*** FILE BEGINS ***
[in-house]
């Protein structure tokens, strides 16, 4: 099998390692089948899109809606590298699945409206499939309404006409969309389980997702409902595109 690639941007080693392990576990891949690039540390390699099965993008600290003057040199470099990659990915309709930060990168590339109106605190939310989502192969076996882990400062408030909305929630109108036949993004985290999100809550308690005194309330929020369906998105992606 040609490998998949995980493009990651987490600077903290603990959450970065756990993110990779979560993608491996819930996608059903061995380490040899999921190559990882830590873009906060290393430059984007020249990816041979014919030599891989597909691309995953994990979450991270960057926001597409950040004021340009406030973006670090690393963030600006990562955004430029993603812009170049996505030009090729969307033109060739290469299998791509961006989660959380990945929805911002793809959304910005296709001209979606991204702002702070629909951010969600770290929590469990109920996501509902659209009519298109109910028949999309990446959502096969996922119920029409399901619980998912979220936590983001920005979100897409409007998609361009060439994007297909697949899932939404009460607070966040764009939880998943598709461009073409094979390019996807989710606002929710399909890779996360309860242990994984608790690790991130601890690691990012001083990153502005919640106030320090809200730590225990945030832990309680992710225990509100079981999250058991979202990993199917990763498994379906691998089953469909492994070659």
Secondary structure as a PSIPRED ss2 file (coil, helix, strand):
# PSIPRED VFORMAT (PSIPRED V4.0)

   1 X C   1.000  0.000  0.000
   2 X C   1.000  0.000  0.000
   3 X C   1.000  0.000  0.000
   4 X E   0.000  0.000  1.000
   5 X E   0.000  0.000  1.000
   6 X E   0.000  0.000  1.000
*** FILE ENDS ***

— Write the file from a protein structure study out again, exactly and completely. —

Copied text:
[in-house]
């Protein structure tokens, strides 16, 4: 099998390692089948899109809606590298699945409206499939309404006409969309389980997702409902595109 690639941007080693392990576990891949690039540390390699099965993008600290003057040199470099990659990915309709930060990168590339109106605190939310989502192969076996882990400062408030909305929630109108036949993004985290999100809550308690005194309330929020369906998105992606 040609490998998949995980493009990651987490600077903290603990959450970065756990993110990779979560993608491996819930996608059903061995380490040899999921190559990882830590873009906060290393430059984007020249990816041979014919030599891989597909691309995953994990979450991270960057926001597409950040004021340009406030973006670090690393963030600006990562955004430029993603812009170049996505030009090729969307033109060739290469299998791509961006989660959380990945929805911002793809959304910005296709001209979606991204702002702070629909951010969600770290929590469990109920996501509902659209009519298109109910028949999309990446959502096969996922119920029409399901619980998912979220936590983001920005979100897409409007998609361009060439994007297909697949899932939404009460607070966040764009939880998943598709461009073409094979390019996807989710606002929710399909890779996360309860242990994984608790690790991130601890690691990012001083990153502005919640106030320090809200730590225990945030832990309680992710225990509100079981999250058991979202990993199917990763498994379906691998089953469909492994070659």
Secondary structure as a PSIPRED ss2 file (coil, helix, strand):
# PSIPRED VFORMAT (PSIPRED V4.0)

   1 X C   1.000  0.000  0.000
   2 X C   1.000  0.000  0.000
   3 X C   1.000  0.000  0.000
   4 X E   0.000  0.000  1.000
   5 X E   0.000  0.000  1.000
   6 X E   0.000  0.000  1.000